In politics, as in business, even the most well-established brands become tarnished. Over time, they lose their luster, require a refresh, and in some cases, need an overhaul. Political leaders spend years carefully building their public personas. They seek to create their personal narratives, with a clear picture of what they stand for, what they’re against, and what they represent.
In Justin Trudeau’s case, the brand was instantly recognizable—a young, centre-left progressive, globally-conscious, gender-inclusive, pro-environment leader, with a last name every household in Canada already knew. Prime Minister Trudeau represented a generational shift, someone who would “do politics differently.”
This brand, by any objective measure, has been damaged since the Liberals took power in 2015. The self-described “sunny ways” of Trudeau’s early mandate are long gone. Numerous self-inflicted political mistakes have taken their toll and the party eventually has had difficulty connecting with the voters and voting groups, like young Canadians, who helped to fuel its victory.
Now every major national poll consistently shows Prime Minister Trudeau in second place. The PM, by any objective metric, is entering the 2019 campaign on his political back foot.
Yet, he still has time to reposition himself and the Liberals before October 2019. Voter intentions are still “soft” with four months away from the campaign. Meanwhile, traditional centre-left voters are not gravitating to the NDP, providing another electoral advantage for the PM.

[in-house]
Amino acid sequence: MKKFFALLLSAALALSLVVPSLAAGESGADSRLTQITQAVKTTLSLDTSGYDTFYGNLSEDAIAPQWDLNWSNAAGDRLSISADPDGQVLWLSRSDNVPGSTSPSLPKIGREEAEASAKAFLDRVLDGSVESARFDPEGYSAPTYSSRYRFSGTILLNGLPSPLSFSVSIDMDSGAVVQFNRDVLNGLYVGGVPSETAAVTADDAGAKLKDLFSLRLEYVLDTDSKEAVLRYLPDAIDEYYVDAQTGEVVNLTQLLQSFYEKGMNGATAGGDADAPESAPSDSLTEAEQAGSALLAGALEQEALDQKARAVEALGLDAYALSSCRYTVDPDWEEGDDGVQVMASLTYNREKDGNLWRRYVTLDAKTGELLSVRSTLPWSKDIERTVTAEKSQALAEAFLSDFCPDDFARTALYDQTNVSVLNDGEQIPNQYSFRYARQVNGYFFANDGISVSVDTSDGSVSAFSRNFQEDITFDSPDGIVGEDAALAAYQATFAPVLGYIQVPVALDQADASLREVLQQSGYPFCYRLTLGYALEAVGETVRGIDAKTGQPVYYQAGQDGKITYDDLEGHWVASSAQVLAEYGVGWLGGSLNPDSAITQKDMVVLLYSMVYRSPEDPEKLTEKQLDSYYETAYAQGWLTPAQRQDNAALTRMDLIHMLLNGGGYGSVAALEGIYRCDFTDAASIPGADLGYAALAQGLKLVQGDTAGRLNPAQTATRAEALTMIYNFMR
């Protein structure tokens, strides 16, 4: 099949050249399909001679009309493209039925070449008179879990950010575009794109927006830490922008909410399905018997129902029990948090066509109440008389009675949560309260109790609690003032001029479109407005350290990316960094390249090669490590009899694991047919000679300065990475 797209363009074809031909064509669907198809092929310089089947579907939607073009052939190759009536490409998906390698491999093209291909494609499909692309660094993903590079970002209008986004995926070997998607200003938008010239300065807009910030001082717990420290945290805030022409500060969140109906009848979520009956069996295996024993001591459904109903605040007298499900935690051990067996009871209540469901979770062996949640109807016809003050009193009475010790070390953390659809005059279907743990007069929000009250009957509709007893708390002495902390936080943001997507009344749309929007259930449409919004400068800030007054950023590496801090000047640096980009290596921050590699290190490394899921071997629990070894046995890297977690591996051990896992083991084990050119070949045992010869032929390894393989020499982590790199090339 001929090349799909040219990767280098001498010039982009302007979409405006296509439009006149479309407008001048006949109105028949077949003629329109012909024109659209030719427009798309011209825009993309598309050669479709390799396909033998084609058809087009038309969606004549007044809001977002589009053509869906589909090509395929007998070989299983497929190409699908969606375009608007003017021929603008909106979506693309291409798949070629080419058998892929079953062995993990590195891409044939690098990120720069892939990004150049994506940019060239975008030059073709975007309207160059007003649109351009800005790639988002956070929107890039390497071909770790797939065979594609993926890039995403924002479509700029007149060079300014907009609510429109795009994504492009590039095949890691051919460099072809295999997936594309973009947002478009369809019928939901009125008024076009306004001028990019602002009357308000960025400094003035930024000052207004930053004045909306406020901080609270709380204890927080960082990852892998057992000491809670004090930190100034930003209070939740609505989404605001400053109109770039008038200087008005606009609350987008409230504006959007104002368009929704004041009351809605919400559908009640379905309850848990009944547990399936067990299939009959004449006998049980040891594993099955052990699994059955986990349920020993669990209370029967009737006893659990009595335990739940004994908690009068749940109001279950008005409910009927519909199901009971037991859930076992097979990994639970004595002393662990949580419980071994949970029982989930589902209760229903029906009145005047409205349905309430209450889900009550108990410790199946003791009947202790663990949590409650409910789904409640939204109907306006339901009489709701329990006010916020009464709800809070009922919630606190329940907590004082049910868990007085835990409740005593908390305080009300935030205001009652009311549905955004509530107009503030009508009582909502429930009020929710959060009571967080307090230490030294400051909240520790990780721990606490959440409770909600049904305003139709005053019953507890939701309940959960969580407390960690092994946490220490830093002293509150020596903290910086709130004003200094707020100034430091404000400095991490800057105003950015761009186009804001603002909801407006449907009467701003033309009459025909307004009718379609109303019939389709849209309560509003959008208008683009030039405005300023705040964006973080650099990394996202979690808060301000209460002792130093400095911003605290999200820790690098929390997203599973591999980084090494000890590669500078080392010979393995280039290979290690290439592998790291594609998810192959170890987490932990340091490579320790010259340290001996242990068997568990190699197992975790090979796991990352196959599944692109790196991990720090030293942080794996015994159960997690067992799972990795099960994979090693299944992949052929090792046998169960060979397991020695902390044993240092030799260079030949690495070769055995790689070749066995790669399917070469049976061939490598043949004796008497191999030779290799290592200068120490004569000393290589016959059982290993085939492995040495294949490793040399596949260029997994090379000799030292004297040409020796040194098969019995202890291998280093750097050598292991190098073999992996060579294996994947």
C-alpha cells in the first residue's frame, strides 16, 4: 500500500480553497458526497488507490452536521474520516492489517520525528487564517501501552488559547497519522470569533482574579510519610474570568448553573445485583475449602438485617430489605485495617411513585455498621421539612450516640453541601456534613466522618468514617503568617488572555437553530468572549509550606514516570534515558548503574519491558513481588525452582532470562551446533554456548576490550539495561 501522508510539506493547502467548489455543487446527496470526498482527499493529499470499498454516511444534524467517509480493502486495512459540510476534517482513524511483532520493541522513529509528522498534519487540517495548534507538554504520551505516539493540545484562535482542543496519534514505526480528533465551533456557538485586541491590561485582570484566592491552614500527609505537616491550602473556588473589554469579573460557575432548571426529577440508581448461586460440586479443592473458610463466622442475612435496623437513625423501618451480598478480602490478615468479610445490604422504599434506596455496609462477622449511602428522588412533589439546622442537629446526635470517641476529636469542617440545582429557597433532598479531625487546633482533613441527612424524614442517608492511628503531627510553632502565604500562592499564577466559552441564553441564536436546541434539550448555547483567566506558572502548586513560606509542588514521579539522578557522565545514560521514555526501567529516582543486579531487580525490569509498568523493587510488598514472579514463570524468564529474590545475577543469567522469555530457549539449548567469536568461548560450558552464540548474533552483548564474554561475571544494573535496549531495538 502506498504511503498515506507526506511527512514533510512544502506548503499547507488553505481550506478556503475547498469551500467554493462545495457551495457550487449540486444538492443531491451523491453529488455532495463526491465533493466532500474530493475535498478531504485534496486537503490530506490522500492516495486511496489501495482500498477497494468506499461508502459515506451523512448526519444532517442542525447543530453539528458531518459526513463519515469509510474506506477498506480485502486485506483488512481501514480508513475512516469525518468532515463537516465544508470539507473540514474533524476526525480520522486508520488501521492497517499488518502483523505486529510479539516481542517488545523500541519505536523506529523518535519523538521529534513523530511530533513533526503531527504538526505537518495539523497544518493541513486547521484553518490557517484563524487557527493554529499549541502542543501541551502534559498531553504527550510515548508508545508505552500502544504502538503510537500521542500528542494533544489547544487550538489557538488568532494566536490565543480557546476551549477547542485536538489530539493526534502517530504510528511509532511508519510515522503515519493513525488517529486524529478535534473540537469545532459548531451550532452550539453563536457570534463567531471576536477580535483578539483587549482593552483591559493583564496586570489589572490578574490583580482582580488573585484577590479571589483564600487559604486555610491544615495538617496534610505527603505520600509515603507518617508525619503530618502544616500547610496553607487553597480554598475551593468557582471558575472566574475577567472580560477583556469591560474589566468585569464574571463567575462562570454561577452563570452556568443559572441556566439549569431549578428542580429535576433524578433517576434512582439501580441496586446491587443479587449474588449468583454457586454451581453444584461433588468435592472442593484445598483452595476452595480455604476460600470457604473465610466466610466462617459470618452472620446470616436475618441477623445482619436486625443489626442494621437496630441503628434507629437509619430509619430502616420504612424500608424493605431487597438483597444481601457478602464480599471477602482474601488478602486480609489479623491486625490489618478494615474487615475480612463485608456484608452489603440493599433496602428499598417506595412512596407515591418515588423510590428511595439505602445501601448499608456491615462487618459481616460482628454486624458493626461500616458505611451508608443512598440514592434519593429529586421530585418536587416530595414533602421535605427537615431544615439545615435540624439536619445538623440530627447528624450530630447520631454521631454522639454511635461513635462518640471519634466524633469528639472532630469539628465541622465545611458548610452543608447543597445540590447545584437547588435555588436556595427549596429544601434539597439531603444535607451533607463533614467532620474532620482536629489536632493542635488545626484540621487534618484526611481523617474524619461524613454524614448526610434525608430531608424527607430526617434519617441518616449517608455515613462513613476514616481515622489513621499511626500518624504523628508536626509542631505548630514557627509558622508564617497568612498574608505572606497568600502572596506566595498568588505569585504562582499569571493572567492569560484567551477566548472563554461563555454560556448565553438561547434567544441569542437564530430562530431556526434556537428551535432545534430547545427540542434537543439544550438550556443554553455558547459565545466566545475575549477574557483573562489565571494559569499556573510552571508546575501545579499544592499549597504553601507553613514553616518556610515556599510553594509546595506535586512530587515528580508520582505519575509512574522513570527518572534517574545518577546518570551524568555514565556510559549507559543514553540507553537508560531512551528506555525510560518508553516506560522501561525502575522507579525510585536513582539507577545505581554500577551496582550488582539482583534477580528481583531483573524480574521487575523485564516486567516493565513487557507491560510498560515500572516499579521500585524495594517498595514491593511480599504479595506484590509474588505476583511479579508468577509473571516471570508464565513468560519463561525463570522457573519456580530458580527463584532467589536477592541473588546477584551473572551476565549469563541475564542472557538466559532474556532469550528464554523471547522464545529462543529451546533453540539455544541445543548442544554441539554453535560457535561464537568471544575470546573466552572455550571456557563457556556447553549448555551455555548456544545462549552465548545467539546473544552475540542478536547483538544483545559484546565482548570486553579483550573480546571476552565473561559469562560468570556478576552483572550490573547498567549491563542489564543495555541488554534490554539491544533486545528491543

More importantly, Prime Minister Trudeau still has some distinct political advantages: the country’s job numbers are strong; his competition on left and right simply don’t have his name recognition; his incumbency allows countless chances to connect directly with voters through the summer via spending announcements; and he is a formidable campaigner.
But winning again will require some tangible strategic shifts during the summer, along with a deliberate change in tone. In short, success in October will be premised on the following:
Re-establishing centre-left dominance
The Liberals’ success in 2015 was premised on enthusiastic “progressive voters”. Trudeau pulled support from the NDP, the Green Party, and others who viewed him as a champion of their issues. Such belief—and trust—among voters has waned since his election. The PM will need to lock down the progressive vote and convince voters that his opponents will have no chance to be a vehicle to move their issues. Or worse, that they pose a threat to the progress he has attempted to drive.
Selling an economic vision
The Liberals have yet to articulate a clear vision of their economic plan. Yet the economy is stable and growing. And national job numbers are strong. The PM will need to ensure his economic vision is easily understood. His commitments on infrastructure and innovation spending, while interesting, don’t seem to connect with voters. Something more crisp and compelling is required.
Capitalizing on the report card
As businesses need to report to shareholders, politicians need to communicate results to voters. The Liberals published ministerial mandate letters, a first for any federal government. They also spoke of a new way to achieve results—“deliverology”—for Canadians. The PM must now convince voters that his majority mandate was worth the investment, and he should be given a chance to finish his homework and complete his to-do list.